IBM, Nvidia land $325M supercomputer deal

US Energy Department funds two huge machines that combine IBM and Nvidia chips with Mellanox networking. A further $100 million goes toward making faster next-gen supercomputers.

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3 min read

This rendering shows a few of the cabinets that ultimatly will comprise IBM's Sierra supercomputer at Lawrence Livermore National Laboratory.
This rendering shows a few of the cabinets that ultimatly will comprise IBM's Sierra supercomputer at Lawrence Livermore National Laboratory. IBM

In a Department of Energy deal worth $325 million, IBM will build two massive supercomputers called Sierra and Summit that combine a new supercomputing approach from Big Blue with Nvidia processing accelerators and Mellanox high-speed networking.

The companies and US government agency announced the deal on Friday ahead of a twice-yearly supercomputing conference that begins Monday. The show focuses on the high-end systems -- sometimes as large as a basketball court -- that are used to calculate car aerodynamics, detect structural weaknesses in airplane designs and predict the performance of new drugs.

The funds will pay for two machines, one for civilian research at the Oak Ridge National Laboratory in Tennessee and one for nuclear weapons simulation at the Lawrence Livermore National Laboratory in California. They'll each clock in with a peak performance surpassing 100 petaflops -- that's a quadrillion calculations per second as measured in the Top500 list that ranks the world's fastest machines. Trying to do that with modern laptops would take something like 3 million of them, Nvidia estimates.

In addition, the DOE will spend about $100 million on a program called FastForward2 to make next-generation, massive-scale supercomputers 20 to 40 times faster than today's high-end models, Energy Secretary Ernest Moniz was scheduled to announce Friday. It's all part of a project called Coral after the national labs involved: Oak Ridge, Argonne and Lawrence Livermore.

"We expect that critical supercomputing investments like Coral and FastForward2 will again lead to transformational advancements in basic science, national defense, environmental and energy research that rely on simulations of complex physical systems and analysis of massive amounts of data," Moniz said in a statement.

Supercomputing progress faltering?

The deal is a lucrative feather in the cap for the companies. IBM will build the overall system using a design that marries main processors from its own Power family with Volta accelerators from Nvidia. IBM has decades of experience in high-performance computing, but Nvidia, most of whose revenue comes from graphics chips to speed up video games, is a relative newcomer.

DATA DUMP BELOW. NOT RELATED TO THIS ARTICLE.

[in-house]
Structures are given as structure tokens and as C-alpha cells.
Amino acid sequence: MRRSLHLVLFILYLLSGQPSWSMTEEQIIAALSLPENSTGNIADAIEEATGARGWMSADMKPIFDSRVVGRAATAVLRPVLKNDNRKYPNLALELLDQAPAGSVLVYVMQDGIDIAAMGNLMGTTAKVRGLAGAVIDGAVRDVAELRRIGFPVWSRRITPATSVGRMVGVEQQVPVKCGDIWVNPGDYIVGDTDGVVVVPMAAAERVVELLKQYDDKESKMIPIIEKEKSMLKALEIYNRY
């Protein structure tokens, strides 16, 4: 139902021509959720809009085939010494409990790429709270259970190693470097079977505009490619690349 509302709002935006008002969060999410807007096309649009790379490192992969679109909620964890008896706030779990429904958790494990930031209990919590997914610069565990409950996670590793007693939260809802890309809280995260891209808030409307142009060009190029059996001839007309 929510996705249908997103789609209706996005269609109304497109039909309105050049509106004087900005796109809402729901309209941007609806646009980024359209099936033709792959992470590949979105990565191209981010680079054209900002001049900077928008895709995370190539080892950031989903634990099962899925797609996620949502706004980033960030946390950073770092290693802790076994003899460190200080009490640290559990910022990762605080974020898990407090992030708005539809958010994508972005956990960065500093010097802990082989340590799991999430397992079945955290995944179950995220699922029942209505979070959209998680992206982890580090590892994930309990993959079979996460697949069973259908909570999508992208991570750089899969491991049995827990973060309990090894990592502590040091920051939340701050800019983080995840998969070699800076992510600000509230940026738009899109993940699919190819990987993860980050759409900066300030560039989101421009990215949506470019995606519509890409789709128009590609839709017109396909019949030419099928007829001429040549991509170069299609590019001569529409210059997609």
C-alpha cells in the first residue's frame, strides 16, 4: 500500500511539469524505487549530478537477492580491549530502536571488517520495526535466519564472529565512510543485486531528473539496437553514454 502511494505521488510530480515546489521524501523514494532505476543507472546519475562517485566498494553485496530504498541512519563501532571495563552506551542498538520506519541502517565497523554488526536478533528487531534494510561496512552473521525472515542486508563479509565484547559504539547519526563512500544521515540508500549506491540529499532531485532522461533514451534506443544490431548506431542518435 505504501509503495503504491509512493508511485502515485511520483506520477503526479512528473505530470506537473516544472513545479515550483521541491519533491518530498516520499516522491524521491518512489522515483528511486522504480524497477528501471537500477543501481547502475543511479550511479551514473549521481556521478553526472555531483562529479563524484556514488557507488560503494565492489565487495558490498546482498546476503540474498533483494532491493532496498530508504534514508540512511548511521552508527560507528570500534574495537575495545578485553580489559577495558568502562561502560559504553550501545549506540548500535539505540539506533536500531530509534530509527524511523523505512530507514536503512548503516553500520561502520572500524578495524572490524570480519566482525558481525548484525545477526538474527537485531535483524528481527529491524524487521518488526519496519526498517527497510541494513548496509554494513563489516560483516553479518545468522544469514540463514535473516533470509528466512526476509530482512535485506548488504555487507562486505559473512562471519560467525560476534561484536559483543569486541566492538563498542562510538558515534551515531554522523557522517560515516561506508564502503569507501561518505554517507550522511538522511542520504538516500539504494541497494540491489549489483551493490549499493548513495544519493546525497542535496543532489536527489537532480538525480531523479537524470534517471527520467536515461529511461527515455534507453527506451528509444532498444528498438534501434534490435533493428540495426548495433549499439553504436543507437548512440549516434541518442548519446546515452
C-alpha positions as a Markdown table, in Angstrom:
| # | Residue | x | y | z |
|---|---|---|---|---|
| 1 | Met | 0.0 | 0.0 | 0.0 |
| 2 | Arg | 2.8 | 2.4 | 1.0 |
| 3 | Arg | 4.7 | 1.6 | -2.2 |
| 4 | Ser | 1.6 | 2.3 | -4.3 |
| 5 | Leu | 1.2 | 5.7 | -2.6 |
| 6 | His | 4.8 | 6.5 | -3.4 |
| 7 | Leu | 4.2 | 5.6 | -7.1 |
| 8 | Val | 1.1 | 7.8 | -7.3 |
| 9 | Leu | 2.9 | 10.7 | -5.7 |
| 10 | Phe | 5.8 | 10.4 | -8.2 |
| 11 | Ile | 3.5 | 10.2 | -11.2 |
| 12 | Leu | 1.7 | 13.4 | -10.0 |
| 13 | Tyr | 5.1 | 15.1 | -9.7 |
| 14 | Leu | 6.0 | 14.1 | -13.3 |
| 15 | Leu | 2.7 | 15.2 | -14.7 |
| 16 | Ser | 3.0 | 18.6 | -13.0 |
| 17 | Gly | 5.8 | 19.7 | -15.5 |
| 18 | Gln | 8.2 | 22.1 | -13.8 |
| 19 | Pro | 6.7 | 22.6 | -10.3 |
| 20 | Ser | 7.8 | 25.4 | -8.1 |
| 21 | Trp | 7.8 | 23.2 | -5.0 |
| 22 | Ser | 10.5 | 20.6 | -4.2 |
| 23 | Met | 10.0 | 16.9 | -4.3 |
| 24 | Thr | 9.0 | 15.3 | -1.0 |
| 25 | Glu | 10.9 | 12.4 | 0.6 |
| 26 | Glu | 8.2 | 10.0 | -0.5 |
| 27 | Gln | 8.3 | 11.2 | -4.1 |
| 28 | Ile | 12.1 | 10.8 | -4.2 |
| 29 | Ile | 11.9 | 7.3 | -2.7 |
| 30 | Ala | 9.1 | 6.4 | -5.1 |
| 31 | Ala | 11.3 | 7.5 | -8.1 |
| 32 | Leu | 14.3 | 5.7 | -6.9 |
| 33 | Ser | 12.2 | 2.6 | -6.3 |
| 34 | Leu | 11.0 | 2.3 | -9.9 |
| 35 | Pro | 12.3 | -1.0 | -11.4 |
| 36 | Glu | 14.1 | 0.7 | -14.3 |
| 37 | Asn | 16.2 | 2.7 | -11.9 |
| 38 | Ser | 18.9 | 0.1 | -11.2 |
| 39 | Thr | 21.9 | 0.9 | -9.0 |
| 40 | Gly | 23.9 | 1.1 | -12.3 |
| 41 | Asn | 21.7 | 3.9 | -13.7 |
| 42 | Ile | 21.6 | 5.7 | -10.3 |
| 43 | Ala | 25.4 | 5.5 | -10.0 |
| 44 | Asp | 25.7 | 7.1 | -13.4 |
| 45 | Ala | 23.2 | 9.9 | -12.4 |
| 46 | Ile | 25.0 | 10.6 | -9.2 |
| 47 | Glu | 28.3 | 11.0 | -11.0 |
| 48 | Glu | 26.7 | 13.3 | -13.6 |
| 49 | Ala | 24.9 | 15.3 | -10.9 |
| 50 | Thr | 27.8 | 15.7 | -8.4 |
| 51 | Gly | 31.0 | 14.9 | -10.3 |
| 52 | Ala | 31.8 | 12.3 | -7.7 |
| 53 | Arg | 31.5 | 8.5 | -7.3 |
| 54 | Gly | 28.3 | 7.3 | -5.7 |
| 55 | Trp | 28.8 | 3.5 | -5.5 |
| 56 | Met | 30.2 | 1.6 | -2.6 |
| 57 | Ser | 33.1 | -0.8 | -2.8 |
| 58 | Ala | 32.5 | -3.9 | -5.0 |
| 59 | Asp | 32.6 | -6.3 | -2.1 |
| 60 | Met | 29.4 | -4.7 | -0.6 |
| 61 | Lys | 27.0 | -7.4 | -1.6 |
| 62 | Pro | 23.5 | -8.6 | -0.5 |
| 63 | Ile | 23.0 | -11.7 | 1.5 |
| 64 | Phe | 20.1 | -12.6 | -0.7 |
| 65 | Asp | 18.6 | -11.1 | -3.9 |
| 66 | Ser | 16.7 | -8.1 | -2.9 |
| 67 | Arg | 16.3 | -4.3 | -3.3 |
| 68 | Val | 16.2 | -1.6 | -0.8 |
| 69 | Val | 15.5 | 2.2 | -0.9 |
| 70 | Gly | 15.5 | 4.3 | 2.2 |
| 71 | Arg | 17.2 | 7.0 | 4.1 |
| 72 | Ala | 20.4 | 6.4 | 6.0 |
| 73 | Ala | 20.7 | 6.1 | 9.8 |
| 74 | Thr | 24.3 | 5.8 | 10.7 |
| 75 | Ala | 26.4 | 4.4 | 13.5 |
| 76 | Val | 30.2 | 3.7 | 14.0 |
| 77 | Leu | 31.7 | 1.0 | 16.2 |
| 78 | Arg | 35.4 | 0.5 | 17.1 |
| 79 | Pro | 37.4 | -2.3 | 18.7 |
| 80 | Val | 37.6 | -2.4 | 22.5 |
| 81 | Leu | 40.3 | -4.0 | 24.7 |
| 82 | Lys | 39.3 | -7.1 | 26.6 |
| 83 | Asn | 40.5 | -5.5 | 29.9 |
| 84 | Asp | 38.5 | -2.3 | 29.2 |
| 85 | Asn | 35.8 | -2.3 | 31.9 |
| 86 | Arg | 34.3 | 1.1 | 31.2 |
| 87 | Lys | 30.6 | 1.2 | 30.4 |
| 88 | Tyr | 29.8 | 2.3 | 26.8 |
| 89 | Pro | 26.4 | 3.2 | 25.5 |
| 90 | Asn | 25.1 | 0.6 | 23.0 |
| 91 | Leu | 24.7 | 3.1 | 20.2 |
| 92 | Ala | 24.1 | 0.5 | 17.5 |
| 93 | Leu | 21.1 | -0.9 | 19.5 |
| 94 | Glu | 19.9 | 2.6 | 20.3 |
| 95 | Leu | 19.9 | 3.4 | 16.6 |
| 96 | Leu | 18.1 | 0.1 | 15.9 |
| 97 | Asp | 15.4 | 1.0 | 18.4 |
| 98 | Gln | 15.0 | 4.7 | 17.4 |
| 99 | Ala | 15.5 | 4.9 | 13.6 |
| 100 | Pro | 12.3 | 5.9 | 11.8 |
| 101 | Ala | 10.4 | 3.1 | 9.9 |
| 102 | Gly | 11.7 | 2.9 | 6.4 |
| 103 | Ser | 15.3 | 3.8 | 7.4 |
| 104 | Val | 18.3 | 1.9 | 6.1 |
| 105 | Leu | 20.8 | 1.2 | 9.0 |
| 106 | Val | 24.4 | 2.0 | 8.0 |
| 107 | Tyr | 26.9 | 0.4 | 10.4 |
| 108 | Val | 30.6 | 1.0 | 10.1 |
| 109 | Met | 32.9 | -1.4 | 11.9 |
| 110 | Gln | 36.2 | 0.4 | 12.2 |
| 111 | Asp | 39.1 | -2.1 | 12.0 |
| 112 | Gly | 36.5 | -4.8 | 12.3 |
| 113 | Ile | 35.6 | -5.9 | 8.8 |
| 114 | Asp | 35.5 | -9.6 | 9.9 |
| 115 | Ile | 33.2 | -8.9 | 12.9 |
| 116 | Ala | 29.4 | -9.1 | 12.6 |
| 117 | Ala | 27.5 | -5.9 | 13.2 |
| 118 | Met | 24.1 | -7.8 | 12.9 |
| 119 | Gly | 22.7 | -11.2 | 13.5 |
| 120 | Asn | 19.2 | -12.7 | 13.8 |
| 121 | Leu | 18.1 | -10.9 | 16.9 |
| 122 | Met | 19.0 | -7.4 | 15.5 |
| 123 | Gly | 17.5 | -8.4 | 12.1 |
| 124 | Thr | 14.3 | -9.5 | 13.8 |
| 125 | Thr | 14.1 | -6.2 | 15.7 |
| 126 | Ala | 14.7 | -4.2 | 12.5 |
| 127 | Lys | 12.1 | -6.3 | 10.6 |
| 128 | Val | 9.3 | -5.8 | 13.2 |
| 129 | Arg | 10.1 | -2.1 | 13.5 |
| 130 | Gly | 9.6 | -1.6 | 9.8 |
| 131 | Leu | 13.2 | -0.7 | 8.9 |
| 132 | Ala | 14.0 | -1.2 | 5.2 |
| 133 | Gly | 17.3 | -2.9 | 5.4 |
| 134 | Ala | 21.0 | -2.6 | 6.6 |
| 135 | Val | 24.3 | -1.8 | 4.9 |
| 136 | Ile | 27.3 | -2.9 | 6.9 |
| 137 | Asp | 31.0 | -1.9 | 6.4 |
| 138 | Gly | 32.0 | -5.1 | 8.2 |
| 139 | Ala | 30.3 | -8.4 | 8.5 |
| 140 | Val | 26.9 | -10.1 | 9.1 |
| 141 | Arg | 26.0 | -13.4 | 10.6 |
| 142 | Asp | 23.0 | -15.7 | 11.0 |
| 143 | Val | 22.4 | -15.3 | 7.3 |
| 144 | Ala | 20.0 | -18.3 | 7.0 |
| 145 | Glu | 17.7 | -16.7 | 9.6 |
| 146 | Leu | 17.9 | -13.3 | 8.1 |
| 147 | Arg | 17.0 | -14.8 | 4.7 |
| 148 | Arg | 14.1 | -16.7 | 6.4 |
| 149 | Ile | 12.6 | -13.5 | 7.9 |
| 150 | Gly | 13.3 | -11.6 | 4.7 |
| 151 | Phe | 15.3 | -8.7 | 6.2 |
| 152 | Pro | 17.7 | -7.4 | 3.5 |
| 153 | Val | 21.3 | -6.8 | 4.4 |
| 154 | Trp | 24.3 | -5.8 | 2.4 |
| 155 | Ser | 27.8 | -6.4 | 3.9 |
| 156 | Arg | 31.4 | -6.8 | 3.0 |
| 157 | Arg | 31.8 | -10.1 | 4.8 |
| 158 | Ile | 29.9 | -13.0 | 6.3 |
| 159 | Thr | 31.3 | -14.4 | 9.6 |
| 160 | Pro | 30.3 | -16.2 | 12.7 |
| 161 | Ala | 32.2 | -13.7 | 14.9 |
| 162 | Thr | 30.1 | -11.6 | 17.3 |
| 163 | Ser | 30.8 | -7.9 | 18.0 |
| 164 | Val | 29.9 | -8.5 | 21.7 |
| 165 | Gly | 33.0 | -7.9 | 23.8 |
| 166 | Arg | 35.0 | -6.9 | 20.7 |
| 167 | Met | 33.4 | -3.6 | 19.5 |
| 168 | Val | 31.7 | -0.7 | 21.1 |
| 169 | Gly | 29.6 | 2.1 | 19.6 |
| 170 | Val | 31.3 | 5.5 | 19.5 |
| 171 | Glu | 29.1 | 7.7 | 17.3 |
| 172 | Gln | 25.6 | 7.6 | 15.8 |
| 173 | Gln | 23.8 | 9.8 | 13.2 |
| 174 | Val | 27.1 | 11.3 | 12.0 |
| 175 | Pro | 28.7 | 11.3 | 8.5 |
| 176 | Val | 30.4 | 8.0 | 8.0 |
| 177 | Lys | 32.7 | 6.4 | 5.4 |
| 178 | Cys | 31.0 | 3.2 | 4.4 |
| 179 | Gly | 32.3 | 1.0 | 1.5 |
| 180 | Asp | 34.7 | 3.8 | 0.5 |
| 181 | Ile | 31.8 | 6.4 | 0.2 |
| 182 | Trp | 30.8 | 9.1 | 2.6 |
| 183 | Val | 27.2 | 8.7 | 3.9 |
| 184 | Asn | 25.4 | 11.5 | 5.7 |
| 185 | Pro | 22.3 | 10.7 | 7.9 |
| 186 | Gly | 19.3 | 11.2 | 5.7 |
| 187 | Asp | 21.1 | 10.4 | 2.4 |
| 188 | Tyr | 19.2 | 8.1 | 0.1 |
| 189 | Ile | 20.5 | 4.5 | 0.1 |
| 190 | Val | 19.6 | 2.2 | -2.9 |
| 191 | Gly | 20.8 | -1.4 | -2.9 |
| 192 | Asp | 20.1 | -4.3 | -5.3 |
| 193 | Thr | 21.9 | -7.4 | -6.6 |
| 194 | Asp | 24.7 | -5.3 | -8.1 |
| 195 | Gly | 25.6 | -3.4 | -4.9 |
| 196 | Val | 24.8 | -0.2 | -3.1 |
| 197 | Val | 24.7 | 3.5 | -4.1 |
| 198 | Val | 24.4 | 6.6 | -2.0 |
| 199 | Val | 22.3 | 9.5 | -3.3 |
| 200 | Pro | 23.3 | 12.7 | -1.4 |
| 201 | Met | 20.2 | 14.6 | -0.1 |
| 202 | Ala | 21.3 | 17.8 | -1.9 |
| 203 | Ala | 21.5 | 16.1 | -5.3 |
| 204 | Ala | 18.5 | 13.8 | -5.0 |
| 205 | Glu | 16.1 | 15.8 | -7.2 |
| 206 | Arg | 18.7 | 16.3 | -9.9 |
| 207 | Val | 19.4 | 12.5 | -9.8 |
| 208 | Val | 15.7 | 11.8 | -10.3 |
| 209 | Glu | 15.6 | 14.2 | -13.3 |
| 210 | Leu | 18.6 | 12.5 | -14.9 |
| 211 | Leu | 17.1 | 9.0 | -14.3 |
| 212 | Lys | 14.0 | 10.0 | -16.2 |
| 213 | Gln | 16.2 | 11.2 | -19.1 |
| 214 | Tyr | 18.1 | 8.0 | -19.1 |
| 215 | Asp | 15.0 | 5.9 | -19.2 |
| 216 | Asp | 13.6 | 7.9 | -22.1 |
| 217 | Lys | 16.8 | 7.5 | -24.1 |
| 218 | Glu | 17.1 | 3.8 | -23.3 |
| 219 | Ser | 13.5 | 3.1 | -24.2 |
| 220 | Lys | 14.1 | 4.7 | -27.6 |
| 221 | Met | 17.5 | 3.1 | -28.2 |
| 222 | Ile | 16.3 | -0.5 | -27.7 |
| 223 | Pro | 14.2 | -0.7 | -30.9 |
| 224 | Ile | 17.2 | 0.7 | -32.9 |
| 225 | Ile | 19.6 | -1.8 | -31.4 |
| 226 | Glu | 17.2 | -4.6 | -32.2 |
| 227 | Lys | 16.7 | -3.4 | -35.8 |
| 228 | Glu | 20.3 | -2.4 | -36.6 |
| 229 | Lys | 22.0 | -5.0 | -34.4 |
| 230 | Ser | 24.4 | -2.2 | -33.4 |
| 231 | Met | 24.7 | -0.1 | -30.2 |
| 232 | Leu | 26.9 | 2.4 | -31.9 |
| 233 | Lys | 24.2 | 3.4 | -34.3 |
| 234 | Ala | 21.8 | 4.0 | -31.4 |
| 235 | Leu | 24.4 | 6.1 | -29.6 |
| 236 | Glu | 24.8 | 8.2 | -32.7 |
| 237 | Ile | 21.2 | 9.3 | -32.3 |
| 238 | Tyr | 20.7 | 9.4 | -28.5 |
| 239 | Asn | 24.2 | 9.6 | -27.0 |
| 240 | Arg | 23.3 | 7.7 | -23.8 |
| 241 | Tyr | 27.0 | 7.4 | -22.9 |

The world is accustomed to steady increases in computing power, but growth of supercomputing progress slowed in recent years. No longer do processor clock speeds conveniently ratchet up to higher gigahertz levels each year, and the constraints of funding, equipment cooling and electrical power consumption are formidable.

To tackle the problem, IBM is adopting a supercomputing approach it calls data-centric design. The general idea is to distribute processing power so it's close to data storage areas, reducing the performance and energy-consumption problems associated with moving data around a system.

"At the individual compute element level we continue the Von Neumann approach," IBM said of its design, referring to the traditional computer architecture that combines a central processor and memory. "At the level of the system, however, we are providing an additional way to compute, which is to move the compute to the data."

Modern architecture

The system encompasses relatively new computing trends, including flash-memory storage that's faster but more expensive than hard drives, and the graphic processing unit (GPU) boost from Nvidia. Such accelerators aren't as versatile as general-purpose central processing units, but they can solve particular types of math problems faster. That's why accelerators from Nvidia, AMD and Intel have found a place in supercomputing systems.

"This is a huge endorsement for the Tesla GPU accelerator platform," said Sumit Gupta, general manager of Nvidia's Tesla accelerated computing business. "To be able to build up these large systems, you need the energy efficiency that GPU accelerators provide."

One big problem with systems that include both CPUs and GPUs is getting data where it belongs. CPUs generally run the show, offloading some work to GPUs, but to do so, they have to transfer data from CPU memory to GPU memory. To speed that up, Nvidia offers its NVLink interconnect, which IBM said is five to twelve times faster than today's technology at the transfer.

Another key player in the system is Mellanox, which is supplying high-speed networking equipment using the InfiniBand standard to rapidly shuttle data around the system.